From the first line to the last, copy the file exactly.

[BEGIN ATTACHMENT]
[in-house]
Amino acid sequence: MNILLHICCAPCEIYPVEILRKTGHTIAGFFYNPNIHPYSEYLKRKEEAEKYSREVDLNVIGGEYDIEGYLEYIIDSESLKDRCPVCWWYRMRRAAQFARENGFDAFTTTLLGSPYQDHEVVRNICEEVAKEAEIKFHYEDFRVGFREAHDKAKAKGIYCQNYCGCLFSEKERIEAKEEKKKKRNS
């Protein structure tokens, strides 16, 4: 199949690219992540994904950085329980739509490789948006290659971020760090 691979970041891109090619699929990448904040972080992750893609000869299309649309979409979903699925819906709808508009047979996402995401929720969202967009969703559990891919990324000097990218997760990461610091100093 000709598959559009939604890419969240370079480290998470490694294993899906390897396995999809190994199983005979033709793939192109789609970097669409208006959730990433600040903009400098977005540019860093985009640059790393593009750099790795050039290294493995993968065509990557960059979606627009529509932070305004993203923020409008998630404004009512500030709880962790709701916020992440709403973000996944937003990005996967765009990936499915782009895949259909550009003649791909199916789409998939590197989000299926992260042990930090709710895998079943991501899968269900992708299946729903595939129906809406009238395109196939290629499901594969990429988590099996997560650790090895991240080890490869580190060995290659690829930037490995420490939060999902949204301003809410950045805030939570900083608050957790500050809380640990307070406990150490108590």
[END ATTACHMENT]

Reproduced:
[in-house]
Amino acid sequence: MNILLHICCAPCEIYPVEILRKTGHTIAGFFYNPNIHPYSEYLKRKEEAEKYSREVDLNVIGGEYDIEGYLEYIIDSESLKDRCPVCWWYRMRRAAQFARENGFDAFTTTLLGSPYQDHEVVRNICEEVAKEAEIKFHYEDFRVGFREAHDKAKAKGIYCQNYCGCLFSEKERIEAKEEKKKKRNS
């Protein structure tokens, strides 16, 4: 199949690219992540994904950085329980739509490789948006290659971020760090 691979970041891109090619699929990448904040972080992750893609000869299309649309979409979903699925819906709808508009047979996402995401929720969202967009969703559990891919990324000097990218997760990461610091100093 000709598959559009939604890419969240370079480290998470490694294993899906390897396995999809190994199983005979033709793939192109789609970097669409208006959730990433600040903009400098977005540019860093985009640059790393593009750099790795050039290294493995993968065509990557960059979606627009529509932070305004993203923020409008998630404004009512500030709880962790709701916020992440709403973000996944937003990005996967765009990936499915782009895949259909550009003649791909199916789409998939590197989000299926992260042990930090709710895998079943991501899968269900992708299946729903595939129906809406009238395109196939290629499901594969990429988590099996997560650790090895991240080890490869580190060995290659690829930037490995420490939060999902949204301003809410950045805030939570900083608050957790500050809380640990307070406990150490108590």